As of late August, the Senate Committee on Finance had finished collecting an initial set of responses from pharmaceutical companies concerning educational grants but had not yet begun reviewing the responses; nor did it have a set timeline for finishing the review process. After going over the materials, the Committee will decide whether it will ask pharmaceutical companies for more detailed information and/or hold a hearing on the issue.

As we reported in the July/August issue, in June, Sens. Chuck Grassley (R-Iowa) and Max Baucus (D-Montana) sent letters to major pharmaceutical companies asking them to explain their practice of providing educational grants to organizations and state officials that might be in a position to influence Medicare and Medicaid drug purchasing decisions. The senators are concerned that grants may sometimes be used for influence-peddling, rather than education. Grassley is the chairman and Baucus is the ranking Democrat of the Senate Committee on Finance, which oversees Medicare and Medicaid spending.

Following a report in The New York Times describing how Johnson & Johnson continued to market its heartburn medication Propulsid in the 1990s, despite growing evidence linking the medication to heart problems and deaths, the Committee extended the inquiry to examine those allegations. The Propulsid marketing campaign did not fall under the scope of the original letter, which asked for information dating back to 2000.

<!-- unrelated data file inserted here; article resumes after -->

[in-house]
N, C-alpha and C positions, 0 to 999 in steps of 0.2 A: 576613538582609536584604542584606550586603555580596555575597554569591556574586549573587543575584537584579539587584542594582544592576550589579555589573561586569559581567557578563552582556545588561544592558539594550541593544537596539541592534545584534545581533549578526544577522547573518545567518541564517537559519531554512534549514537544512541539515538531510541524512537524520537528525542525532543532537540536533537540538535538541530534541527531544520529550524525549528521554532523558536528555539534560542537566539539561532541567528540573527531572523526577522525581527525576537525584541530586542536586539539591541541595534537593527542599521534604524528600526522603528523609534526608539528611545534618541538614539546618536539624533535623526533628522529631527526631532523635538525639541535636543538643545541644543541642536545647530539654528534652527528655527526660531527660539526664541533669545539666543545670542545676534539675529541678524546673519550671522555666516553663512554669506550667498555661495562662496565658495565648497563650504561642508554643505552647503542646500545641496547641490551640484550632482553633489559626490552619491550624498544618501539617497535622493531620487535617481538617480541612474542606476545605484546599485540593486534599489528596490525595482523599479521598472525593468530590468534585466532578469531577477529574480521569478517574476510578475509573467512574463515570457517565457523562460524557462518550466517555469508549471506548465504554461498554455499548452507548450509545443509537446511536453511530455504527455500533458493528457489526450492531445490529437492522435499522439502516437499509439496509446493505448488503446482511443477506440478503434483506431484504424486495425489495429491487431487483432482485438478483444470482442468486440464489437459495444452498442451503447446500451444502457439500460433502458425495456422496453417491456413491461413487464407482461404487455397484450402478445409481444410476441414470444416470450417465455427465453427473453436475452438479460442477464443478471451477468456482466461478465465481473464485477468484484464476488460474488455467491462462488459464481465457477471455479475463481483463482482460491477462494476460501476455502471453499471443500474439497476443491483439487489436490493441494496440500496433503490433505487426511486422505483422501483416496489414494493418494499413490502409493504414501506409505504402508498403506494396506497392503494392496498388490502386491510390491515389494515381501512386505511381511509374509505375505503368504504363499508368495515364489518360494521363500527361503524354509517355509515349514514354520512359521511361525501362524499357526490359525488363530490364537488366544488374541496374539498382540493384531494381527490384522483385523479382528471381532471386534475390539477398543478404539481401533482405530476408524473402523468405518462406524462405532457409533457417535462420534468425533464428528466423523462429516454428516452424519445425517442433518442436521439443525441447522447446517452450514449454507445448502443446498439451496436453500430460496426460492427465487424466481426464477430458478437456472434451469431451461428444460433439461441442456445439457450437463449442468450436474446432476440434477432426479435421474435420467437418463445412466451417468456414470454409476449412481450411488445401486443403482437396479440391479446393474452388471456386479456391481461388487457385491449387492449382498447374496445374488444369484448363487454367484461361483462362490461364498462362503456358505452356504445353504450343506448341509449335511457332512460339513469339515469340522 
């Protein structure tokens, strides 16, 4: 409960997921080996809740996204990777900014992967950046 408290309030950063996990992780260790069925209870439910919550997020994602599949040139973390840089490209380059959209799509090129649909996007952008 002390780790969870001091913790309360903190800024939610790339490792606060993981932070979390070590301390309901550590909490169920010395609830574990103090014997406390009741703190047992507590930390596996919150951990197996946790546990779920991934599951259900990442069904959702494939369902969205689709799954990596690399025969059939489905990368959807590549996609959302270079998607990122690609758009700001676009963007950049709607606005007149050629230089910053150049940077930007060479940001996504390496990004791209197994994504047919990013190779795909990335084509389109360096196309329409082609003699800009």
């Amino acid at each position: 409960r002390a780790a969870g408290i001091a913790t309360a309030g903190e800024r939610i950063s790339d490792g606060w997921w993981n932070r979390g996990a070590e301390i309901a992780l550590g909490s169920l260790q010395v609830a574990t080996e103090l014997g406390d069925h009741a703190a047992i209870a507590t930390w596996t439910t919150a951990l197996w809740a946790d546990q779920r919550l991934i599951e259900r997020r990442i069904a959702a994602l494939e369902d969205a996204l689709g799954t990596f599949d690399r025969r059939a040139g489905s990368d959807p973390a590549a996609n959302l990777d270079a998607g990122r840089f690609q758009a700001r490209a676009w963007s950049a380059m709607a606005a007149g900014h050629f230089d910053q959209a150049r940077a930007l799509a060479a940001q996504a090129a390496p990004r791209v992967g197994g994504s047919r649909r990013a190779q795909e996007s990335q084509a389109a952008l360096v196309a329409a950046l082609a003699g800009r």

One of the questions the Committee asked pharma companies was whether they had awarded grants to non-Accreditation Council for CME-accredited providers in the past five years. While it is too early to say whether the Committee will look more favorably on grants to accredited organizations, Medical Meetings has learned that the Committee does recognize that the ACCME Standards for Commercial Support are strict and intended to keep things on the up-and-up. While grants given to ACCME-accredited organizations will not be excluded from scrutiny, the Committee understands those grants were most likely legitimate and used for educational purposes.

The Senate Committee on Finance also asked about educational grants provided for activities that “may promote or discourage” off-label drug usage. This aspect of the inquiry could potentially cause more problems for beleaguered CME providers who are already contending with numerous obstacles due to pharma companies' tough new grant-approval systems. While off-label promotion is illegal, historically the government has recognized that independent activities are a legitimate forum for education about off-label and unapproved uses of drugs and devices. However, the recent investigations into pharma companies' off-label marketing practices, such as the Neurontin case, have resulted in some companies becoming wary about funding activities that include off-label discussion. Senate Committee on Finance clarifies that it is not aiming to curtail legitimate business practices.